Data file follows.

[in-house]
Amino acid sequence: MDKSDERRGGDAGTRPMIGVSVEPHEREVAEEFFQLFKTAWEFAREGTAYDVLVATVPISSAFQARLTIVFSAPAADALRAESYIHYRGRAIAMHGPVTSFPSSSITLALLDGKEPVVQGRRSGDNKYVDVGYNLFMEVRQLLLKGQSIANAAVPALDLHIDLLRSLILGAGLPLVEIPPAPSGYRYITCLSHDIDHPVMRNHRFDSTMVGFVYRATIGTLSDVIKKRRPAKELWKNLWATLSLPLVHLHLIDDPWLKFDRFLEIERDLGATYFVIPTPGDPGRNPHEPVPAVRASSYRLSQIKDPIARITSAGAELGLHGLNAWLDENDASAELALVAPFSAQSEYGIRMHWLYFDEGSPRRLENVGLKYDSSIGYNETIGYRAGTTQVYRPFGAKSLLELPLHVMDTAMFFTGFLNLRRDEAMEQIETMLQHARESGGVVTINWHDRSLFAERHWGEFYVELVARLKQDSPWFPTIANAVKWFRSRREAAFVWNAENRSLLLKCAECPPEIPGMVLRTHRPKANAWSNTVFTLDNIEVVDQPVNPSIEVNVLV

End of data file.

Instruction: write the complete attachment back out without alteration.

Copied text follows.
[in-house]
Amino acid sequence: MDKSDERRGGDAGTRPMIGVSVEPHEREVAEEFFQLFKTAWEFAREGTAYDVLVATVPISSAFQARLTIVFSAPAADALRAESYIHYRGRAIAMHGPVTSFPSSSITLALLDGKEPVVQGRRSGDNKYVDVGYNLFMEVRQLLLKGQSIANAAVPALDLHIDLLRSLILGAGLPLVEIPPAPSGYRYITCLSHDIDHPVMRNHRFDSTMVGFVYRATIGTLSDVIKKRRPAKELWKNLWATLSLPLVHLHLIDDPWLKFDRFLEIERDLGATYFVIPTPGDPGRNPHEPVPAVRASSYRLSQIKDPIARITSAGAELGLHGLNAWLDENDASAELALVAPFSAQSEYGIRMHWLYFDEGSPRRLENVGLKYDSSIGYNETIGYRAGTTQVYRPFGAKSLLELPLHVMDTAMFFTGFLNLRRDEAMEQIETMLQHARESGGVVTINWHDRSLFAERHWGEFYVELVARLKQDSPWFPTIANAVKWFRSRREAAFVWNAENRSLLLKCAECPPEIPGMVLRTHRPKANAWSNTVFTLDNIEVVDQPVNPSIEVNVLV